Bachelor Nation
Is it possible to fall in love in 'The Bachelor' timeline?

Can You *Actually* Fall In Love In Just A Few Weeks? Here's The Truth

The psychology and data behind this is fascinating.

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“I've now fallen in love with all three men here, which is something I didn't think was possible,” Michelle Young confessed to the cameras during her fantasy suites episode of The Bachelorette on Dec. 14. ”And now, I have to break someone's heart.” In real life, falling in love with three people in under nine weeks would be highly unusual. But on the show, it’s the crux of the drama, the stakes behind the rose distribution, and the only way to justify a rushed engagement. But can people actually fall in love that fast?

Filming for The Bachelor and The Bachelorette takes around two months (Young’s season was filmed between July 30 to Sept. 10), and the lead’s quality time with each contestant is very limited. It’s not uncommon for leads to have only one “one-on-one” date with someone before selecting them for the final four (which adds the potential for a hometown date, a fantasy suite date, and meeting the lead’s parents). This rushed timeline certainly doesn’t seem like a foolproof plan for success.

And for most leads, it hasn’t been. The show’s success rate is... not great. Out of the 42 seasons of The Bachelor and The Bachelorette, there are only eight couples that are still together. That’s 19%. (That estimate is generous, too. I’m counting Arie Lluyendyk and Lauren Burnham’s relationship — even though he actually proposed to Becca Kufrin before quickly changing his mind and pursuing Burnham, his runner-up.)

Suffice to say that for the majority of Bachelors and Bachelorettes, things don’t work out with their final pick. And the show’s quick-paced timing might have something to do with it. In God Bless This Mess, former Bachelorette Hannah Brown’s autobiography, she wondered whether she chose Jed Wyatt (a contestant who reportedly had a girlfriend at home the whole time) over Tyler Cameron and Peter Weber because of the show’s strict timelines.


Upon reflection, Brown realized just how little she knew about Wyatt before he proposed. She didn’t even know his full name until he was her fiancé. She wrote, “How could I be engaged to a man when I didn’t even know his name? And his name was... Jared?” (It’s not, BTW. On Facebook, he spells it Jerrod. Either way, he goes by Jed.)

Brown and Wyatt soon broke up amid reports that he allegedly had another girlfriend, prompting her to take a closer look at her other contestants. “I couldn’t let go of the question of what might have happened if I’d had more time to get to know both [Cameron and Weber],” she wrote. “[Cameron and I] had all this potential that hadn’t been fully explored yet, but there just wasn’t time,” she explained. Later in the book, she reiterated that same point with Weber: “There was this little twinge of regret at seeing Peter again, wondering what could have happened if we’d had more time.” (Brown attempted to reunite with both Cameron and Weber after her season ended, but neither connection flourished into a relationship.)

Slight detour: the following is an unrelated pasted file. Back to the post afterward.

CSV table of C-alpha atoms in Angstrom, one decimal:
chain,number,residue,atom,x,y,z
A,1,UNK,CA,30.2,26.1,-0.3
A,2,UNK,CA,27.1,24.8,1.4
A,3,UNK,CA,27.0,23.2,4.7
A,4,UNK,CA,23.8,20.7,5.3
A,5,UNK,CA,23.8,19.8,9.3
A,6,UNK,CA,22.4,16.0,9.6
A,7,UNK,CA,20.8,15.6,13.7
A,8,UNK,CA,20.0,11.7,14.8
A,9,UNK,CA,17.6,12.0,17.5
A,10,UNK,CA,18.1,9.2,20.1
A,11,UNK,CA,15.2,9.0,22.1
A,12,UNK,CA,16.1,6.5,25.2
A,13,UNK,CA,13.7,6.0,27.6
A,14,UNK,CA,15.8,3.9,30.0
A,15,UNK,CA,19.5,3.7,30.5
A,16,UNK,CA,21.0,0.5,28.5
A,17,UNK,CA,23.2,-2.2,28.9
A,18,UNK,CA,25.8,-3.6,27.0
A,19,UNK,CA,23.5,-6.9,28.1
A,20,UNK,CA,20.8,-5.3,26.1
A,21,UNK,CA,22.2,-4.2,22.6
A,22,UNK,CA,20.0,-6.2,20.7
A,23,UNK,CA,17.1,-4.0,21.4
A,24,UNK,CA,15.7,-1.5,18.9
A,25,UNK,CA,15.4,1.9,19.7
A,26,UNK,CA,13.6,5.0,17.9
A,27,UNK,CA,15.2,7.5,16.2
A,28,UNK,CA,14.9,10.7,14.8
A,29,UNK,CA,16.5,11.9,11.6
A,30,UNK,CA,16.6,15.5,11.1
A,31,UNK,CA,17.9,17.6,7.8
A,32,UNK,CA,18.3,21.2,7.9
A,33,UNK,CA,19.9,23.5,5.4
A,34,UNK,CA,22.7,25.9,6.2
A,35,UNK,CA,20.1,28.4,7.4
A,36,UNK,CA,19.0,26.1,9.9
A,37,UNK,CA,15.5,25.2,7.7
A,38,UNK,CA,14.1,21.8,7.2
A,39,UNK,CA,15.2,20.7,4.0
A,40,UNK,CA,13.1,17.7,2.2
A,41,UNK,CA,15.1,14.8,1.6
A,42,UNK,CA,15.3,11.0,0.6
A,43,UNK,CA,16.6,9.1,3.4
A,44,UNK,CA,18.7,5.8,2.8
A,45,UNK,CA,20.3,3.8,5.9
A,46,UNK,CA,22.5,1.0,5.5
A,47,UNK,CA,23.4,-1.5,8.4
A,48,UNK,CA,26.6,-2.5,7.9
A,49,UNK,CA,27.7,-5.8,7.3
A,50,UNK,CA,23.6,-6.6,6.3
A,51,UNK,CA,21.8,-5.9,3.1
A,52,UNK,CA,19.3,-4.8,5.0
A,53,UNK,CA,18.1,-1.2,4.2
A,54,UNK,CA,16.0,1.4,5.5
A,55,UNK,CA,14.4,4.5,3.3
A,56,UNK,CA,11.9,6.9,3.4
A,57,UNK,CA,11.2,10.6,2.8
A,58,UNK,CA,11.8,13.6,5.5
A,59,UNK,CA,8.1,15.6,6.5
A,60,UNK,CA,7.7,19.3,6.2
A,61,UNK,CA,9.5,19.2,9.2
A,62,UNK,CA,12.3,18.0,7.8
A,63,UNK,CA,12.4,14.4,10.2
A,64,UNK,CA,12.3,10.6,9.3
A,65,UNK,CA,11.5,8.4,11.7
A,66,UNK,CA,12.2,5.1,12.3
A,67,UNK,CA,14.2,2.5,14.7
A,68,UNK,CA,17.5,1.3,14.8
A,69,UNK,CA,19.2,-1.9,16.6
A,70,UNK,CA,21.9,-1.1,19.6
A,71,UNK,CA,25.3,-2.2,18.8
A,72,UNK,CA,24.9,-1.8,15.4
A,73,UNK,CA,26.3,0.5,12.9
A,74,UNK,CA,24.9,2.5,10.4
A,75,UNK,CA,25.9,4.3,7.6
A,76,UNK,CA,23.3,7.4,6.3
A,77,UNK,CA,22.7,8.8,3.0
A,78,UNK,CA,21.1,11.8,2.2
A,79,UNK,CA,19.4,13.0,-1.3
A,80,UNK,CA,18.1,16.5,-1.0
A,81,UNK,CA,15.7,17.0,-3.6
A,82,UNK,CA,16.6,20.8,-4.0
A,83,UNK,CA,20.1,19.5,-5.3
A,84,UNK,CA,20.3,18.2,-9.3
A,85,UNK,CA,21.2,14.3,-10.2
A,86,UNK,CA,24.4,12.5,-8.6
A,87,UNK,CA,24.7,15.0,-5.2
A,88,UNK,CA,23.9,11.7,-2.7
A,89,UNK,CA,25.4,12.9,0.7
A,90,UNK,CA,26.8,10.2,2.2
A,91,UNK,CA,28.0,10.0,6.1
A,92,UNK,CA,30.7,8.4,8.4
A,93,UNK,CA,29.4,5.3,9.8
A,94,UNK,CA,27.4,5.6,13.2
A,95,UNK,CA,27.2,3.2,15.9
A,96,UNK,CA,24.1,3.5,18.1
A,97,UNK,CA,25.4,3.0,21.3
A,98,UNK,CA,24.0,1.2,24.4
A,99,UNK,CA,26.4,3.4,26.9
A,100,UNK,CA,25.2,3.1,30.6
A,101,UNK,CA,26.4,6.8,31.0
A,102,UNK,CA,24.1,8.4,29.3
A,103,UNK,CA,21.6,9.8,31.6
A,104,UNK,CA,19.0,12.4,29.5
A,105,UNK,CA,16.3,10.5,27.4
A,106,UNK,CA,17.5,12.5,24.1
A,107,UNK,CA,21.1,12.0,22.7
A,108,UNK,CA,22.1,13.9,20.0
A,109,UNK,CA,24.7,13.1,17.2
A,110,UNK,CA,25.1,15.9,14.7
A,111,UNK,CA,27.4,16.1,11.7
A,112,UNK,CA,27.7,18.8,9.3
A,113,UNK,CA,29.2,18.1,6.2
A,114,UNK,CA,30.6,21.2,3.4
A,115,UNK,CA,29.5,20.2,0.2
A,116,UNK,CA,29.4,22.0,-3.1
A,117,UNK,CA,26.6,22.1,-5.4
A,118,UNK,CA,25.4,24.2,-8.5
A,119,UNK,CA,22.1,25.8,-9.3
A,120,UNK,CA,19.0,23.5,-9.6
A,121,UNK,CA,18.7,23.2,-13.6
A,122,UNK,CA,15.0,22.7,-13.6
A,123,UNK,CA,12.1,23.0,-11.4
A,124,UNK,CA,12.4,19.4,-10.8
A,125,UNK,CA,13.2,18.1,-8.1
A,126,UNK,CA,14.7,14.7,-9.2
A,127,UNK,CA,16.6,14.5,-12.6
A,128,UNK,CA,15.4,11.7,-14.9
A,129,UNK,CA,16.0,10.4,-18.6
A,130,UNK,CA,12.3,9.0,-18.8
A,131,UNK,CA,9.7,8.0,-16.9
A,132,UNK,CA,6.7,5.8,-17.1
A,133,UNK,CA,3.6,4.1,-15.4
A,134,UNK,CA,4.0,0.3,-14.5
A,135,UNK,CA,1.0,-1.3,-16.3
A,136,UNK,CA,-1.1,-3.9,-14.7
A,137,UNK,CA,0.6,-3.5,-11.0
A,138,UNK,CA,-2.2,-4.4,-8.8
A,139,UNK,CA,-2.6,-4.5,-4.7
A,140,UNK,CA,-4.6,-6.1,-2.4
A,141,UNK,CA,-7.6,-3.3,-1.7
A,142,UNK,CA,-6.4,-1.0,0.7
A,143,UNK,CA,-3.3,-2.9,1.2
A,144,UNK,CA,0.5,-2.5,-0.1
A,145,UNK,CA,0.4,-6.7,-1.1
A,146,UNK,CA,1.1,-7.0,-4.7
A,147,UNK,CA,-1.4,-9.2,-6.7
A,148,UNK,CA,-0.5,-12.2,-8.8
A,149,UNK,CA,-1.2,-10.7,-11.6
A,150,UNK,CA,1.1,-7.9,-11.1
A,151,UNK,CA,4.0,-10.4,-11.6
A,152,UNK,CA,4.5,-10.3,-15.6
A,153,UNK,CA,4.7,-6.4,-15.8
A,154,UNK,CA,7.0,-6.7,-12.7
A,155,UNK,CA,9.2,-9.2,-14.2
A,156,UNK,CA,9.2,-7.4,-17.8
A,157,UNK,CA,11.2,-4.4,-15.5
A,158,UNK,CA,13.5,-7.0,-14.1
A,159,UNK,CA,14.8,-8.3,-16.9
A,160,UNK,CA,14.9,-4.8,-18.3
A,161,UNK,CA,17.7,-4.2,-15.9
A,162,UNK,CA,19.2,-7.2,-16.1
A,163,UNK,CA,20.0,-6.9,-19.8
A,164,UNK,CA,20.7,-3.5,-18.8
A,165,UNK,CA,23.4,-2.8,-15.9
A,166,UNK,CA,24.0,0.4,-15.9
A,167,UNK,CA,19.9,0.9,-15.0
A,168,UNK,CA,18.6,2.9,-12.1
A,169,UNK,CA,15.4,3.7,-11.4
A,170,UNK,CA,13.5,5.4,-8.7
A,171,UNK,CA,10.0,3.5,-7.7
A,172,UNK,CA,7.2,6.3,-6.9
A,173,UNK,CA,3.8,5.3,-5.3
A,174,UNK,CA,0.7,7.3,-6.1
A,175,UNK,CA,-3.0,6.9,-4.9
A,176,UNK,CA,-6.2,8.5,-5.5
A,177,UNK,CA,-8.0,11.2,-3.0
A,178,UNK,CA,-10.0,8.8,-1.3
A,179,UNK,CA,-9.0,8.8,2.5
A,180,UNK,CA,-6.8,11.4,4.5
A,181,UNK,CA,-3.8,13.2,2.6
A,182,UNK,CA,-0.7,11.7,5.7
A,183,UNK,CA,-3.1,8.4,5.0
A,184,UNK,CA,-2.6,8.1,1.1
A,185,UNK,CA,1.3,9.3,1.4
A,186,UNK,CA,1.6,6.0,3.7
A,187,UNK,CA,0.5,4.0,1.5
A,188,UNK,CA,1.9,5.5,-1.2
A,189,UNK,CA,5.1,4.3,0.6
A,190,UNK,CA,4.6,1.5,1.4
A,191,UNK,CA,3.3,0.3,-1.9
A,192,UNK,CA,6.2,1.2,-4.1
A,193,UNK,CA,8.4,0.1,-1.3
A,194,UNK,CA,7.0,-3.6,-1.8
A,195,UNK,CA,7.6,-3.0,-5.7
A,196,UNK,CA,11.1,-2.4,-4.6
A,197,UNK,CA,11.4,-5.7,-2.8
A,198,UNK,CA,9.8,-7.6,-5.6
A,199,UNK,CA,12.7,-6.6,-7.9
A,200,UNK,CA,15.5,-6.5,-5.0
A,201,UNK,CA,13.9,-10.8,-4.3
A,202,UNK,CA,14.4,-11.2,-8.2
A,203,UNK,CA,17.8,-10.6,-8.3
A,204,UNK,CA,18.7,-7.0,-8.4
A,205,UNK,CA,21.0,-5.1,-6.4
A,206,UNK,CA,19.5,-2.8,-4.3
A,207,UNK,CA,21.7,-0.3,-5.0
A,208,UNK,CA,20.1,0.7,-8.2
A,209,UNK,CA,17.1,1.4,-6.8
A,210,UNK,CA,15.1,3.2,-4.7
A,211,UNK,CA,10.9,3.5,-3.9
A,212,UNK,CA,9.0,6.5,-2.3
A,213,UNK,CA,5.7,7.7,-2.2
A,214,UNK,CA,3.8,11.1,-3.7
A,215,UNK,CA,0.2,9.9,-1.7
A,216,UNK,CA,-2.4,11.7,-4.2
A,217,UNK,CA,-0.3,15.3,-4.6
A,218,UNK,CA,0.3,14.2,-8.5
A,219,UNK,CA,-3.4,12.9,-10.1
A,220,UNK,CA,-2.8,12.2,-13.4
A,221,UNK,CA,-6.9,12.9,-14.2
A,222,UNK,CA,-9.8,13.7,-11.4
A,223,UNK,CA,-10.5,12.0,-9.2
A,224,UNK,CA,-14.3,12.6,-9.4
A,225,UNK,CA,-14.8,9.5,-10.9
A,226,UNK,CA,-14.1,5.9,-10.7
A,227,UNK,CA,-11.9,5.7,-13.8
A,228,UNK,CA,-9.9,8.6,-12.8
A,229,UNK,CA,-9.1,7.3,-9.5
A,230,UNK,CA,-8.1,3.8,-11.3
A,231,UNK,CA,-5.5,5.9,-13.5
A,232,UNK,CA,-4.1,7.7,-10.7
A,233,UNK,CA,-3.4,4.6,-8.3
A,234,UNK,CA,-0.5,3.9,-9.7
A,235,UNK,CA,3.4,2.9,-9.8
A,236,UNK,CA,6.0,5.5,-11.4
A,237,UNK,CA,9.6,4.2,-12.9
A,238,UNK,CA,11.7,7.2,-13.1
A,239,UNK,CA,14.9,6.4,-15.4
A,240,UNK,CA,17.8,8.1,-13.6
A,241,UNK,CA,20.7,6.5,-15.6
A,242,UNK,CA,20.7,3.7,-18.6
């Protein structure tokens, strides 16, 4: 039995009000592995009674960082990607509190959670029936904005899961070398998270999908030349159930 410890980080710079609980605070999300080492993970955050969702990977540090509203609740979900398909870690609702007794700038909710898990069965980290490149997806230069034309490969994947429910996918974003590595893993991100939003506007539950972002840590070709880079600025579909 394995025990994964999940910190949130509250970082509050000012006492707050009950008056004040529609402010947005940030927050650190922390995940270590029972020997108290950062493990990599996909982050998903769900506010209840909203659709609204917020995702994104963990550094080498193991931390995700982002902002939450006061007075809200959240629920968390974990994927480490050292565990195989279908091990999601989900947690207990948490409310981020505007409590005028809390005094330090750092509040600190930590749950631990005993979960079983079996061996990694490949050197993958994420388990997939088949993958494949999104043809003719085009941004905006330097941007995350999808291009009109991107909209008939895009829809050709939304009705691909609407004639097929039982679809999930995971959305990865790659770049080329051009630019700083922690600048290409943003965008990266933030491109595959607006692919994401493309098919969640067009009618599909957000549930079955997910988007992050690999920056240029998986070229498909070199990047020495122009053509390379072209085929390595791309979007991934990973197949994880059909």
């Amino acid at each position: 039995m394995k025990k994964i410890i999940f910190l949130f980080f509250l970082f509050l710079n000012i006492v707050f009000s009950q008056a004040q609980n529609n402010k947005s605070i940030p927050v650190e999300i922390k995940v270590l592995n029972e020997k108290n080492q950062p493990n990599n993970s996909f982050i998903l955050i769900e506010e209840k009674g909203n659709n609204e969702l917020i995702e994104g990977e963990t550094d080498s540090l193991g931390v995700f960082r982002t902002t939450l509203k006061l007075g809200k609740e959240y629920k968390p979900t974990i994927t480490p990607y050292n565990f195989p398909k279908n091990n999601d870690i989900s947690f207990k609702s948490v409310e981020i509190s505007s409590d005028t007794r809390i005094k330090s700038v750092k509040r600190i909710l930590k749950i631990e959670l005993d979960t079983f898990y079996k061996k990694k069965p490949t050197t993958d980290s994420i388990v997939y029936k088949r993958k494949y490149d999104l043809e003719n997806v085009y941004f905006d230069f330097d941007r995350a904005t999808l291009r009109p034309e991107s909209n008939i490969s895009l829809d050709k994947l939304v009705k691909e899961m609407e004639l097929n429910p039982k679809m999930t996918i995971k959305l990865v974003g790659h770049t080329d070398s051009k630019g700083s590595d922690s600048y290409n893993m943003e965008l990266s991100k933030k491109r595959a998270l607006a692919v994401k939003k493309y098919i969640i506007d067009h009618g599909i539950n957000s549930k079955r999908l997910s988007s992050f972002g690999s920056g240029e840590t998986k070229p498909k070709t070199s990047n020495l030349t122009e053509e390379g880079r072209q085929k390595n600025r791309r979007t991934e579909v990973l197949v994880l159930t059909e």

So was Brown right? Could more time have solved this former Bachelorette’s woes? And what about all the other leads who left the show heartbroken instead of engaged? According to the data and experts, more quality time certainly might help.

Outside The Bachelor, Do People Fall In Love That Fast?


Quantifying emotions can be tricky, but there’s still plenty of data surrounding dropping the L-bomb. A study published in the Journal of Personality and Social Psychology in 2011 surveyed a group of undergraduate students about their timelines of confessing love. The results showed that men take an average of 97 days to say “I love you” whereas women typically take longer, around 149 days. Another study, conducted by YouGov for eHarmony in 2013, found comparable results: 88 days for men and 134 days for women.

To put this in perspective, filming for The Bachelor and The Bachelorette lasts between 42 to 63 days. But contestants typically start to express their love before the finale. By hometowns (two episodes before the finale, when leads typically hope to get engaged), most of the remaining contestants have already given the lead some sort of verbal validation — whether it’s “I’m falling for you,” “I’m falling in love with you,” or “I’m in love with you.”

During Young’s season, two of her final three contestants — Brandon Jones and Joe Coleman — said, “I’m falling in love with you,” by their hometown dates. Nayte Olukoya lagged behind, but just barely. He confessed his love by the next episode. But even that slight hesitation caused Young some concern. “In a perfect world, Nayte would say that [he loves me] tonight, but if he can't get there, I will be incredibly heartbroken,” she explained to the camera.